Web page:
In elementary school you made friends unintentionally. You liked the the girl sitting next to you with a purple notebook because purple was your favorite color. So you invited her over for a playdate the next day. Instant best friends.
Like second nature, your common interests gave you more friends than you needed and your small naïve mind befriended everyone. Middle school came your two-pony-tails weren’t socially cute anymore. The clique of girls at their exclusive lunch table laughed at you for it.
In high school you found your real friends, the people who liked you for you. They met up every Monday for girl’s night to watch The Bachelor. You loved those girls, and after 12 years of trying to find your “group”, college called, and you had to leave them.
Just like that, it was time to start over.
At a school placed in the middle of Pennsylvania and its miles of cornfields and blue skis, I squeezed into a small car with only four seats. There were five of us. Five complete strangers.
Breathing down my back, adjusting their unfamiliar bodies and quietly evaluating their surroundings, they sat to my left and right of me, making small talk to fill the unwanted awkward silence.
I was a freshman, smushed in the middle seat, filled with fear, excitement, fresh faces and a quiet voice yearning to be heard. My mind raced anxiously, searching for reasons in my head to convince myself that this was what I was supposed to do in college: meet new people and reinvent myself. More importantly, go out of my comfort zone.
We headed to Erie, Pennsylvania. The drive was going to feel long. Lily, the driver and president of THON organization planned to take us canning. “Alright lovies,” she said with an enthusiastic jump in her voice. “Is everyone here? Are you guys excited?”
Lily was one of the most positive people I’d ever met. Her straight blonde hair radiated sunlight and her bubbly personality talked to you like a friend from the past. I envied her ability to light up a room and make fresh faces like myself feel so included and welcomed. I want to be like her, I thought to myself.
“Everyone better be here or the claustrophobia in me is going to freak out,” said Alex as she gathered her headphones out of her yellow hipster purse. Her presence was intimidating but cool at the same time. Her big green eyes fixated on her iPhone; her thumb vigorously scrolled through her music playlists. Her thumb quickly stopped as if it knew exactly where to find the perfect song, and her foot began to tap. Lily started the small car’s engine and off we went.
We spent the drive talking about surprisingly interesting topics. Lily brought icebreaker cards with her. Mark, the six-foot-two quiet teddy bear in the front seat next to her, read them aloud.
“What’s the most embarrassing thing that ever happened to you?” he read slowly, emphasizing the word “you.”
There’s no way I would tell these strangers the time I did a whole presentation in front of my class wearing a blouse unbuttoned in a place it shouldn’t be unbuttoned and my skirt on backwards after quickly changing from gym class beforehand. A short story mouthful. Did I mention, no one told me until the teacher pulled me aside mid-speech? Yeah, no way I’m spilling that tea.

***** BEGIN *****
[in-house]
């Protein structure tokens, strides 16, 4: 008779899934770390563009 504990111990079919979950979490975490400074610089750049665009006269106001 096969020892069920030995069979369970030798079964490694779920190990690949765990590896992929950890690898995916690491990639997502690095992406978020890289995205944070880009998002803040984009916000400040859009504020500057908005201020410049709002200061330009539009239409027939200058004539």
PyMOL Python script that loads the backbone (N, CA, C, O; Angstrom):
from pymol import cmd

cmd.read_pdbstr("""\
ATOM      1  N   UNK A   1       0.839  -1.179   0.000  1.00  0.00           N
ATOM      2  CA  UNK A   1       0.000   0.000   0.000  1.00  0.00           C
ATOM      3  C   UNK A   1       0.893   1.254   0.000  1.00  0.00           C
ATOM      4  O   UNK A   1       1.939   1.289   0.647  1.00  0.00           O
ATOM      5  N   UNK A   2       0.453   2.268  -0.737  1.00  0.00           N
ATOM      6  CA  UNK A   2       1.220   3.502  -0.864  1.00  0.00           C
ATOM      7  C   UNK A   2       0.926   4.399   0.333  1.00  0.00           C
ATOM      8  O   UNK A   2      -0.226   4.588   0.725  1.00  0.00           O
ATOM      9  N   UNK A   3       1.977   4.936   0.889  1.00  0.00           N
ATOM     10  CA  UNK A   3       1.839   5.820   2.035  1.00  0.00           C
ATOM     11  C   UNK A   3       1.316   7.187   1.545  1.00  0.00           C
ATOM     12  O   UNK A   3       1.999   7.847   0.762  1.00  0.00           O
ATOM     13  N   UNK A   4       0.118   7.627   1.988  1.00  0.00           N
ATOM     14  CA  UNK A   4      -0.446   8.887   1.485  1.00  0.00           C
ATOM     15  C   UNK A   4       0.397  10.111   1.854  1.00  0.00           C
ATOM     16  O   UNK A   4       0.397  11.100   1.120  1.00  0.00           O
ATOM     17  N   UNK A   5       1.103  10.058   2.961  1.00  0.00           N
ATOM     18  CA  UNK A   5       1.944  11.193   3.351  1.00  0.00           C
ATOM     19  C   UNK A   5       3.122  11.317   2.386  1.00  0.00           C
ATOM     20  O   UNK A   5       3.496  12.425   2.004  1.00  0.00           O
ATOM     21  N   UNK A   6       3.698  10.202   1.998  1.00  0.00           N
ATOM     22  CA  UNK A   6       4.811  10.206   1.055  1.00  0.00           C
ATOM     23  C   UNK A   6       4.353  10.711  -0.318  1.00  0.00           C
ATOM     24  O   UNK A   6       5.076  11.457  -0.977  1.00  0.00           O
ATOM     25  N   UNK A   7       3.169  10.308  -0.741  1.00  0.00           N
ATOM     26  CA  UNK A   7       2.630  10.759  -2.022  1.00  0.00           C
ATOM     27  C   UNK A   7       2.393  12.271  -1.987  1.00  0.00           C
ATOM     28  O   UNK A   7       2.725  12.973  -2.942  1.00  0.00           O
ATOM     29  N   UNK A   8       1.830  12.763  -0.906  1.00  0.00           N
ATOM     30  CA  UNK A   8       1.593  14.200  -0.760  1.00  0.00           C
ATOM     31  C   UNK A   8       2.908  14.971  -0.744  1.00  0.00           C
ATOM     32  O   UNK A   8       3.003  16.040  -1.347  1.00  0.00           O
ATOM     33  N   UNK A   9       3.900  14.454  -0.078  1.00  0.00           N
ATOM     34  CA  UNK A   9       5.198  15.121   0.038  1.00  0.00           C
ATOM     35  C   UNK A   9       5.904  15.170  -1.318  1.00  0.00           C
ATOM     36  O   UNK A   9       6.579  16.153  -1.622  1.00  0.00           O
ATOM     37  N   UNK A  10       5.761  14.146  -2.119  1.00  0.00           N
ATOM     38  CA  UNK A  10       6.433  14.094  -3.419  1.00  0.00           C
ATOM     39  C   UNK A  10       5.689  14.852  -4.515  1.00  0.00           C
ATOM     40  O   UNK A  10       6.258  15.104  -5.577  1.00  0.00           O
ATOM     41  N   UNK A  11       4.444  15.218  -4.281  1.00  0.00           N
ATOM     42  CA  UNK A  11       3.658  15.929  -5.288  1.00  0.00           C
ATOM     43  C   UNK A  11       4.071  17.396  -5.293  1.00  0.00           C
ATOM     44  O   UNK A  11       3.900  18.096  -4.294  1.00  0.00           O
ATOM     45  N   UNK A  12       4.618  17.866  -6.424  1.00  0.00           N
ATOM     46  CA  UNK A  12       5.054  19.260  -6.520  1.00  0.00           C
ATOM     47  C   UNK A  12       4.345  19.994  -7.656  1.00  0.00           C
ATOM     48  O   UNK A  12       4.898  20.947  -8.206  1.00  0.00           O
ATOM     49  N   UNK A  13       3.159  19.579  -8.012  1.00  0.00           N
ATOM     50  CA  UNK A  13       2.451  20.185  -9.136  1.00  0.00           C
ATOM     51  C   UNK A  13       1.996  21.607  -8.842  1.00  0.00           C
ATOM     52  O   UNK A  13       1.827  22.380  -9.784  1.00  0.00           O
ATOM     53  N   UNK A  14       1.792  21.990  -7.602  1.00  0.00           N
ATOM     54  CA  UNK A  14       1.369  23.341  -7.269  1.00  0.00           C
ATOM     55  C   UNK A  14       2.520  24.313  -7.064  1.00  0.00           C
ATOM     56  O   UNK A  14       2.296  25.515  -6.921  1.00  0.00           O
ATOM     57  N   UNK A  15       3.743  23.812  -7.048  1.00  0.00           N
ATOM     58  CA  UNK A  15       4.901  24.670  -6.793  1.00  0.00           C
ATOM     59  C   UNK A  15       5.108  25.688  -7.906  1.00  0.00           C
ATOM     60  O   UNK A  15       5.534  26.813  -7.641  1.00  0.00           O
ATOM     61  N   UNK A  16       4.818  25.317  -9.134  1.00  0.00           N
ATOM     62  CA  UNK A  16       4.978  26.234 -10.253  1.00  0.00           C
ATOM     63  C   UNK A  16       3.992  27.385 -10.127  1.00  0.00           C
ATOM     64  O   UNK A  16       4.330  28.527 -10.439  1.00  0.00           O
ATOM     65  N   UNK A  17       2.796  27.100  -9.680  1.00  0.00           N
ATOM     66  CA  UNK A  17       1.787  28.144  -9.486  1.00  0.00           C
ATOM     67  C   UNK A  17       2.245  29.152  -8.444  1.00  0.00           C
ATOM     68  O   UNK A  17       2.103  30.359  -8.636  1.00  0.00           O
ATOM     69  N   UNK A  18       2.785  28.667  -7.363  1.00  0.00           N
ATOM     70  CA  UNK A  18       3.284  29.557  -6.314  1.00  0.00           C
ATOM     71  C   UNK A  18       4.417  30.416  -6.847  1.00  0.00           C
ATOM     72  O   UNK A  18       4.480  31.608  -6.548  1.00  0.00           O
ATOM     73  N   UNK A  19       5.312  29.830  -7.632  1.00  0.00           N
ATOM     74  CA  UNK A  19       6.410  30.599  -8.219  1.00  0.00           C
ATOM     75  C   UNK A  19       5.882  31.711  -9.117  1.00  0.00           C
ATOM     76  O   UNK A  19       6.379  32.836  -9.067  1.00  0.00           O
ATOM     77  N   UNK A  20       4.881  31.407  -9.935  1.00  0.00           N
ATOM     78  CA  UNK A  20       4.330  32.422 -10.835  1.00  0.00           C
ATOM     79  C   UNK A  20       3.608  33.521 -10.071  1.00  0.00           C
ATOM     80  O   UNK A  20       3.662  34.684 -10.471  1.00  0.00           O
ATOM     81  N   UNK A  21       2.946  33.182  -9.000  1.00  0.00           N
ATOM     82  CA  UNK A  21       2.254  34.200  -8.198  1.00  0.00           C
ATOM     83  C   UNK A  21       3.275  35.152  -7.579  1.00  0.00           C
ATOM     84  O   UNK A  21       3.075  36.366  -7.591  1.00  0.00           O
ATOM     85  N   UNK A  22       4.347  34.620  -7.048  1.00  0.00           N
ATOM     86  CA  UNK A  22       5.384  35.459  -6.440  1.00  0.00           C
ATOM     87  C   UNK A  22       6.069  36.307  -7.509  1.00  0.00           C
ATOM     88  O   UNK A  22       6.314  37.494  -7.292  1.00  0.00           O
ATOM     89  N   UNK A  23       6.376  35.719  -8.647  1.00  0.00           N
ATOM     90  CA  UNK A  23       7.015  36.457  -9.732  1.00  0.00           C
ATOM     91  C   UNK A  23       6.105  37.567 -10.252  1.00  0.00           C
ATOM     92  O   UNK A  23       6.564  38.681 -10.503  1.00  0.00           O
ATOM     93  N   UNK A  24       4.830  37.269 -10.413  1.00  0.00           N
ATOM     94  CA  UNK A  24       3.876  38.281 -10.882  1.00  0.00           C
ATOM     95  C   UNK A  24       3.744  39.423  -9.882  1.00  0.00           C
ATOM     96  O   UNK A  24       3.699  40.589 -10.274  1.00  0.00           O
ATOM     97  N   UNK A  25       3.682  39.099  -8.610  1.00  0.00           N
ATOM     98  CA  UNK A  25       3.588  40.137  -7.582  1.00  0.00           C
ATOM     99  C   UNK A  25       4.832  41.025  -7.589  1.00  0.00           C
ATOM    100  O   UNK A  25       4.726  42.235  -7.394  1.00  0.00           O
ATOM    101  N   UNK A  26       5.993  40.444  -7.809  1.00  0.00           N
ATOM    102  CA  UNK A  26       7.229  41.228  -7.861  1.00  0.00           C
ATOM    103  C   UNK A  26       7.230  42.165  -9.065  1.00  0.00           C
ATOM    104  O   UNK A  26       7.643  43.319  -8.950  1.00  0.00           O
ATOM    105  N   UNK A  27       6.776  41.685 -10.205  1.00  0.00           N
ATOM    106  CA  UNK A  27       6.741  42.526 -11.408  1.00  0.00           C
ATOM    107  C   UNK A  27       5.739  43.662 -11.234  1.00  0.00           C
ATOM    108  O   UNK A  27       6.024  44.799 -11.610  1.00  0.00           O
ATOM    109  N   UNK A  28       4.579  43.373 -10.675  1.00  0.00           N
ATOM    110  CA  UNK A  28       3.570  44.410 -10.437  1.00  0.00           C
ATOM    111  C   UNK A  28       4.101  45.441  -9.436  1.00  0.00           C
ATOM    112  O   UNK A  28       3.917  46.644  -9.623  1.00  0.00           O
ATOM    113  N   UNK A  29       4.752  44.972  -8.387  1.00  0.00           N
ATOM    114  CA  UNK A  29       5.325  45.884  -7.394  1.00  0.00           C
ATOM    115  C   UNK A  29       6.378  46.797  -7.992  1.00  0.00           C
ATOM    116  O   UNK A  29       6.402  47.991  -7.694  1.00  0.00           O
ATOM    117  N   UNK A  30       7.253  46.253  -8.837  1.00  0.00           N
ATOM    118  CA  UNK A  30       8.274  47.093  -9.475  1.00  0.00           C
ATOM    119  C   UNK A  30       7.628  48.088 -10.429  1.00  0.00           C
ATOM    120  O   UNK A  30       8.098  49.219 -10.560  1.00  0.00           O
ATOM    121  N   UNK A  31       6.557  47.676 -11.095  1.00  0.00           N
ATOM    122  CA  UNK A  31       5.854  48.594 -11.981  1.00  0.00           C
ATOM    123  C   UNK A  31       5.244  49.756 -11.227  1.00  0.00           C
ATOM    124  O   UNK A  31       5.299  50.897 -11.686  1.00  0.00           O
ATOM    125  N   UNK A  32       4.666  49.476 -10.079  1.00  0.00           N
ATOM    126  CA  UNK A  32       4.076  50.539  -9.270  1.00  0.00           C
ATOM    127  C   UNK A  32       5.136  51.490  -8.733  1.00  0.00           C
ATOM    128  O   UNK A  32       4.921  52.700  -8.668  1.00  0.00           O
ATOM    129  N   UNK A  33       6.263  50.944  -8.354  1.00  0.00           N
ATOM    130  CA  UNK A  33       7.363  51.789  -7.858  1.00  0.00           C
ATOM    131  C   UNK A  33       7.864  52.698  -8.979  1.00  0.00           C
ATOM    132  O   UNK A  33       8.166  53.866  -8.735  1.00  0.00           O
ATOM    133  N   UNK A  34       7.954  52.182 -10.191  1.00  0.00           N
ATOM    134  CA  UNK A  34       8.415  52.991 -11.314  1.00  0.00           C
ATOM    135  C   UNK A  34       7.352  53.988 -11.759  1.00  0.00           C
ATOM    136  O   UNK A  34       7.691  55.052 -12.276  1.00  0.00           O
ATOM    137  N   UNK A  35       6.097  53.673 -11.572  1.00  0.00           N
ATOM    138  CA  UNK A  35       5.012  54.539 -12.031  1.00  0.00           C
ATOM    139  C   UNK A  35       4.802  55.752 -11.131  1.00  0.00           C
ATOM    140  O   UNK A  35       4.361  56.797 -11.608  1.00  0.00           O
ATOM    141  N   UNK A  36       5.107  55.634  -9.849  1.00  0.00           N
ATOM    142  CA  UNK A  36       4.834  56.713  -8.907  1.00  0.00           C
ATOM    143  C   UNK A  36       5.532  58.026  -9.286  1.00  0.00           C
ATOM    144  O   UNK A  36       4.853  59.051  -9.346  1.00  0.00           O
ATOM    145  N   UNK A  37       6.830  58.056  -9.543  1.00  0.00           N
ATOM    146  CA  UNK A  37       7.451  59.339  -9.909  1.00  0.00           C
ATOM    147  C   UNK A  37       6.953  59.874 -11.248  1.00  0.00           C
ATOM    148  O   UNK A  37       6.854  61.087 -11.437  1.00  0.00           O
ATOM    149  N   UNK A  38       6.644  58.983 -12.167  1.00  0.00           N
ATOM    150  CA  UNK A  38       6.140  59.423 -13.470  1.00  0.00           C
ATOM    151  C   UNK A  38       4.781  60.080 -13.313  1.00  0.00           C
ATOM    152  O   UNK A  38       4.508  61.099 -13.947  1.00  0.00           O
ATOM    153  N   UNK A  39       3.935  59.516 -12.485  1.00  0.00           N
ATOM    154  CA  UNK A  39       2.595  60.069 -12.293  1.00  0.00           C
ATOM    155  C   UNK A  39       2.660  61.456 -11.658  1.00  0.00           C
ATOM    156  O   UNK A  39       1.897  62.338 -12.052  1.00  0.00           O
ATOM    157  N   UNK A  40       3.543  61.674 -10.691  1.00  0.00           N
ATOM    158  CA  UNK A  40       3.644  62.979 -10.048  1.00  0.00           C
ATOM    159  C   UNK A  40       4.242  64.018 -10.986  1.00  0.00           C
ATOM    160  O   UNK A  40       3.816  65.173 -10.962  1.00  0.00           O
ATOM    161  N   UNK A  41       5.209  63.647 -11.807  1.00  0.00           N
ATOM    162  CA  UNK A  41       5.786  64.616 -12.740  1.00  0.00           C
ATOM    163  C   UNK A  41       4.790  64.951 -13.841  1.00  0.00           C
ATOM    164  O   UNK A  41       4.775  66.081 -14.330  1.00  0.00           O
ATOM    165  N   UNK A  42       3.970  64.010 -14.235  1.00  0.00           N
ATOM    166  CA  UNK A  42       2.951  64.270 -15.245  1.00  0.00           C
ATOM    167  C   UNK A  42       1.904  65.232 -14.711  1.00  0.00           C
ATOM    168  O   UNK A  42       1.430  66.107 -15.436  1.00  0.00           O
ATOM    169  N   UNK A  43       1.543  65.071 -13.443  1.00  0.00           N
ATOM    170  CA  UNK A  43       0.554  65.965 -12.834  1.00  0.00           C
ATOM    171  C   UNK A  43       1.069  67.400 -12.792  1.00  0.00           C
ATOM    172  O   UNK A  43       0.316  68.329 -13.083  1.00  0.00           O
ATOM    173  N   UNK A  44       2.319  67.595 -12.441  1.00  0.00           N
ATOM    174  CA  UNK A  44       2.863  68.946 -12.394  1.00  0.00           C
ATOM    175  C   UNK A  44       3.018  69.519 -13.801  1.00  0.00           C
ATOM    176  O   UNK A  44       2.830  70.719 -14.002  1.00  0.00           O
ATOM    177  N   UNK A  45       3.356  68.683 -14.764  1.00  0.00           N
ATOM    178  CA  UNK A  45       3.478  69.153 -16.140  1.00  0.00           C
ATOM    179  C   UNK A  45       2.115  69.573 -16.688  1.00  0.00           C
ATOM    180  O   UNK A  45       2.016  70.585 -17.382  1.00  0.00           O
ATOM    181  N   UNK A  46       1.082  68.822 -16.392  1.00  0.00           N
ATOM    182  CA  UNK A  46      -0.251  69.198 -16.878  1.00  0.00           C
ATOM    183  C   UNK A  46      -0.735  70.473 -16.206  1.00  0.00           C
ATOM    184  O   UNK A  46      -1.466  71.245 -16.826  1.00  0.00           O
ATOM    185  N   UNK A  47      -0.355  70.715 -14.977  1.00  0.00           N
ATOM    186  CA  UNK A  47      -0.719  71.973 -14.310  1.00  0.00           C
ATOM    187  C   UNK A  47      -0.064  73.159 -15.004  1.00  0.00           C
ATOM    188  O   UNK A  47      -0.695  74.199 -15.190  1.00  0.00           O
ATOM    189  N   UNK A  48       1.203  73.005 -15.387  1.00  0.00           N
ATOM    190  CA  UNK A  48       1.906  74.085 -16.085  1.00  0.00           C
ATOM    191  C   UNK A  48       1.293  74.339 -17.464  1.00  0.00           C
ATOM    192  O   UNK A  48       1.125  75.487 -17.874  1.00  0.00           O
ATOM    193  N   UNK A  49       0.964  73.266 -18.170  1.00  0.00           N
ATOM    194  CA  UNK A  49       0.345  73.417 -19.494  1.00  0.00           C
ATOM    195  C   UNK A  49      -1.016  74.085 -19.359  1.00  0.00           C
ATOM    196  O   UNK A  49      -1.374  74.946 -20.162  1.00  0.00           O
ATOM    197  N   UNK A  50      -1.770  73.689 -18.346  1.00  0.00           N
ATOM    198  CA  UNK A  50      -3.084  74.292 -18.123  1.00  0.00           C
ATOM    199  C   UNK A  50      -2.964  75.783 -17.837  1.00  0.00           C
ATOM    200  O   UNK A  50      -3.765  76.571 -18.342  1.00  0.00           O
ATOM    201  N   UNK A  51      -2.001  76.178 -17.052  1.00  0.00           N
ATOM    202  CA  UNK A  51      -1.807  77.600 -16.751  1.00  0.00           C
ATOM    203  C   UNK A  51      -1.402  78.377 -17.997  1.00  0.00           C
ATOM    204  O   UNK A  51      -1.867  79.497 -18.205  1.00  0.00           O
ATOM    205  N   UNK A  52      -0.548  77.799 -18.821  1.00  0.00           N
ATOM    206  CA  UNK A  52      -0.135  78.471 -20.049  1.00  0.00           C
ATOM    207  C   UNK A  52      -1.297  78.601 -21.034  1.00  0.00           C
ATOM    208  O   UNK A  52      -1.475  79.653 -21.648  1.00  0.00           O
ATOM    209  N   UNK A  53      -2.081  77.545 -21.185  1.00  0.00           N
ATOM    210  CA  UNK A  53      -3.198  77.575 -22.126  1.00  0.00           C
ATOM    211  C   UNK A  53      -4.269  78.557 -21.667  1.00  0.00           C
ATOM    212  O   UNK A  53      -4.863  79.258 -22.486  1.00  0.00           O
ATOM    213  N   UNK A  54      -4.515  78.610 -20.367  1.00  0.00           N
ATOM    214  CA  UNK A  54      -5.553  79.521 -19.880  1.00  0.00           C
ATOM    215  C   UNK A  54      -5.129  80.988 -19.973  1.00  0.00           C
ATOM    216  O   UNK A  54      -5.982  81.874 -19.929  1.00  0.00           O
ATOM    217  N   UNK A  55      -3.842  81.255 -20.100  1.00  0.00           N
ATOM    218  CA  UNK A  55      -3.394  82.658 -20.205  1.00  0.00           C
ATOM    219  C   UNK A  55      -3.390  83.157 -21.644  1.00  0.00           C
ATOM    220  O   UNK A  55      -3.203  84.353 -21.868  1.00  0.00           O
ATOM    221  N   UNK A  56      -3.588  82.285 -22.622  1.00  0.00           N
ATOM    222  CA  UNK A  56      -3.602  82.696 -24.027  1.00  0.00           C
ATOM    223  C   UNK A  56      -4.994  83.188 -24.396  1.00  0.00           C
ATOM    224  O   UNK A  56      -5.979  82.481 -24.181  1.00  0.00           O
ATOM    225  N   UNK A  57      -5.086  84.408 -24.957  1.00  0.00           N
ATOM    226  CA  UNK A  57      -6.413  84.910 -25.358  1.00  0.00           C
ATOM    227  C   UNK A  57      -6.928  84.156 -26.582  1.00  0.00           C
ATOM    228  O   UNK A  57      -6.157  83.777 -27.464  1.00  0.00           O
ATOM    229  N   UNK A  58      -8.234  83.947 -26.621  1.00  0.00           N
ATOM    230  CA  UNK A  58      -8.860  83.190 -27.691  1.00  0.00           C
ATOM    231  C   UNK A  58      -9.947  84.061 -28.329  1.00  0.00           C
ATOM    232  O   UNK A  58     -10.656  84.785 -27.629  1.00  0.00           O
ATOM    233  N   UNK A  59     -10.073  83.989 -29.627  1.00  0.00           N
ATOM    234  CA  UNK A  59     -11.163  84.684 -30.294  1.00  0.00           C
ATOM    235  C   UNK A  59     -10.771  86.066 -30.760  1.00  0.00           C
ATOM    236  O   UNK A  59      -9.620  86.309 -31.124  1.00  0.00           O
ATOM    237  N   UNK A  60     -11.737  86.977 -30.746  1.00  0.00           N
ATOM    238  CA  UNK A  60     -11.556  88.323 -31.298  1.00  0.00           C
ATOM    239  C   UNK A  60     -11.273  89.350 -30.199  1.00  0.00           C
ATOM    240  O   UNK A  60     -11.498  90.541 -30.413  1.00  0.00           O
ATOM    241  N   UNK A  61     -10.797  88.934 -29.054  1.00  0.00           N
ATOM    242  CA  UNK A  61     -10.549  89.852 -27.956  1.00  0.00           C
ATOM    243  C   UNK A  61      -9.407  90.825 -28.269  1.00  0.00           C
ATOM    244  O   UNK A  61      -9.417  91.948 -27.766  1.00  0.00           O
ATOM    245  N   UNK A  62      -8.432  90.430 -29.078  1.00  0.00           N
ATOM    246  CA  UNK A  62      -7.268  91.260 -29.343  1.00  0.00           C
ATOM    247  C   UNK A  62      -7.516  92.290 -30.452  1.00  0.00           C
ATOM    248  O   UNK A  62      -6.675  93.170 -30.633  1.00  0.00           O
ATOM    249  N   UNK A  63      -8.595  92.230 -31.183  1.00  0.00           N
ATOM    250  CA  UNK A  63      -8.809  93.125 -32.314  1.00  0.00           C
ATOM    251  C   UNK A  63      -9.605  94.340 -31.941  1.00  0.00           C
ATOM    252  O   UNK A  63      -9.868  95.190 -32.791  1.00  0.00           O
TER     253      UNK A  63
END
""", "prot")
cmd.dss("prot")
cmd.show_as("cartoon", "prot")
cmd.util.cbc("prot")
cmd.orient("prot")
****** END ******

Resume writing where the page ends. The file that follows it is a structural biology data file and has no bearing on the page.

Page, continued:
And so of course like all people do when they swear to themselves they won’t do “this or that,” I told them the whole story, exaggerations and all. The car boomed with laugher. My anxious thoughts flew out the window and I suddenly felt at home.
Mila, sitting to the left of me was also a freshman. She was short, sassy and incredibly sarcastic. Her witty remarks were absolutely hilarious, and I found myself not minding the middle seat anymore. As I laughed with her, I realized unique and down to earth people surrounded me. And I didn’t want this car ride to end.
My college fears revolved around meeting new unfamiliar faces. Of course, I wanted to meet new people, but I had no idea how to do so. My friends from home were unmatchable. They could make me burst out laughing for no reason. I told them my deepest secrets. And when I needed to get away from family, they became a safe haven.
Who was going to top them?
“What’s your favorite type of music?” the teddy bear in the front seat asked, as he read another ice breaker.
“Dudes,” Alex said as pulled her earbuds out of her ears. “Listen to this. Lily, give me the aux”.
The car began thumping with EDM music and we all soaked in the high-pitch beats, nodding our heads and tapping our feet. Then Lily put on her favorite genre of music, which wasn’t really a genre, but really a playlist of overplayed karaoke songs.
Whitney Houston came on and I saw Mark roll his eyes, only later to see him quietly mouthing the words to “I Wanna Dance with Somebody.” Each of us took turns playing our favorite artist and I quickly jumped to making them play John Mayer, my all-time favorite musician and singer.
We all had completely different music tastes. But still we all found ourselves singing the lyrics and jamming out to every song played.
Getting to know someone’s background, personality and interests felt like reading a new book and deciding if you liked it or not. I liked every one of the books in the small car and I wanted to keep reading them.
I wanted to know what their passions were, what their home life was like, why they came to Penn State. How fascinating it was to think that out of all the people at this school, the five of us, complete strangers, shared such a personal car ride at the same time, at the same place, with the same people.
Call it God or call it the universe working in mysterious ways, but I truly believe I was put in that car ride with those people for a reason. My timid freshman mindset was finally demolished. I was making new friends and enjoying every bit of it.
As the small car pulled up to a tiny humble house surrounded by cornfields and a starry black sky, there were only four seats, but five us. Five new friends.